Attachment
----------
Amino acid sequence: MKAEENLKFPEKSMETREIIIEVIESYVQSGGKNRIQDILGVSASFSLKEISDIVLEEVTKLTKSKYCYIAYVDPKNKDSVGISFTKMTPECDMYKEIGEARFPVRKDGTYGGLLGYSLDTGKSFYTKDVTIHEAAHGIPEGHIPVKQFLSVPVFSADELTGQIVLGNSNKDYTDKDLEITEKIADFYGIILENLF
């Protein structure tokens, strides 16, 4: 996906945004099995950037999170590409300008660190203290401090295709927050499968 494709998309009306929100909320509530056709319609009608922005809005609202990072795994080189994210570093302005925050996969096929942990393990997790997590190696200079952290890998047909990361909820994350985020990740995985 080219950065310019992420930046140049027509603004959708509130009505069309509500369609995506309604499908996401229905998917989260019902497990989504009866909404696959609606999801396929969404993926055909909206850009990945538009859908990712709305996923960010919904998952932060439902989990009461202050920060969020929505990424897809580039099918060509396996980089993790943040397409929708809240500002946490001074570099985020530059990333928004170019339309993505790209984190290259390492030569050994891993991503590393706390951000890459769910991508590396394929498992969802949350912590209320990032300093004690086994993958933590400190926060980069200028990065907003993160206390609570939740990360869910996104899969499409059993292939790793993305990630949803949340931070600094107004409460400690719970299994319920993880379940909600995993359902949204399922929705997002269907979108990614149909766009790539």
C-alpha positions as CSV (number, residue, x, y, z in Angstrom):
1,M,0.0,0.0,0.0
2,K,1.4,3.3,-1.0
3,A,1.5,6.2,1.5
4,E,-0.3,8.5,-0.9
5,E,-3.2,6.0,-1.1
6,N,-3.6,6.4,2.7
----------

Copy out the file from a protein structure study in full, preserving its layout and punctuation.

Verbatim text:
Amino acid sequence: MKAEENLKFPEKSMETREIIIEVIESYVQSGGKNRIQDILGVSASFSLKEISDIVLEEVTKLTKSKYCYIAYVDPKNKDSVGISFTKMTPECDMYKEIGEARFPVRKDGTYGGLLGYSLDTGKSFYTKDVTIHEAAHGIPEGHIPVKQFLSVPVFSADELTGQIVLGNSNKDYTDKDLEITEKIADFYGIILENLF
């Protein structure tokens, strides 16, 4: 996906945004099995950037999170590409300008660190203290401090295709927050499968 494709998309009306929100909320509530056709319609009608922005809005609202990072795994080189994210570093302005925050996969096929942990393990997790997590190696200079952290890998047909990361909820994350985020990740995985 080219950065310019992420930046140049027509603004959708509130009505069309509500369609995506309604499908996401229905998917989260019902497990989504009866909404696959609606999801396929969404993926055909909206850009990945538009859908990712709305996923960010919904998952932060439902989990009461202050920060969020929505990424897809580039099918060509396996980089993790943040397409929708809240500002946490001074570099985020530059990333928004170019339309993505790209984190290259390492030569050994891993991503590393706390951000890459769910991508590396394929498992969802949350912590209320990032300093004690086994993958933590400190926060980069200028990065907003993160206390609570939740990360869910996104899969499409059993292939790793993305990630949803949340931070600094107004409460400690719970299994319920993880379940909600995993359902949204399922929705997002269907979108990614149909766009790539």
C-alpha positions as CSV (number, residue, x, y, z in Angstrom):
1,M,0.0,0.0,0.0
2,K,1.4,3.3,-1.0
3,A,1.5,6.2,1.5
4,E,-0.3,8.5,-0.9
5,E,-3.2,6.0,-1.1
6,N,-3.6,6.4,2.7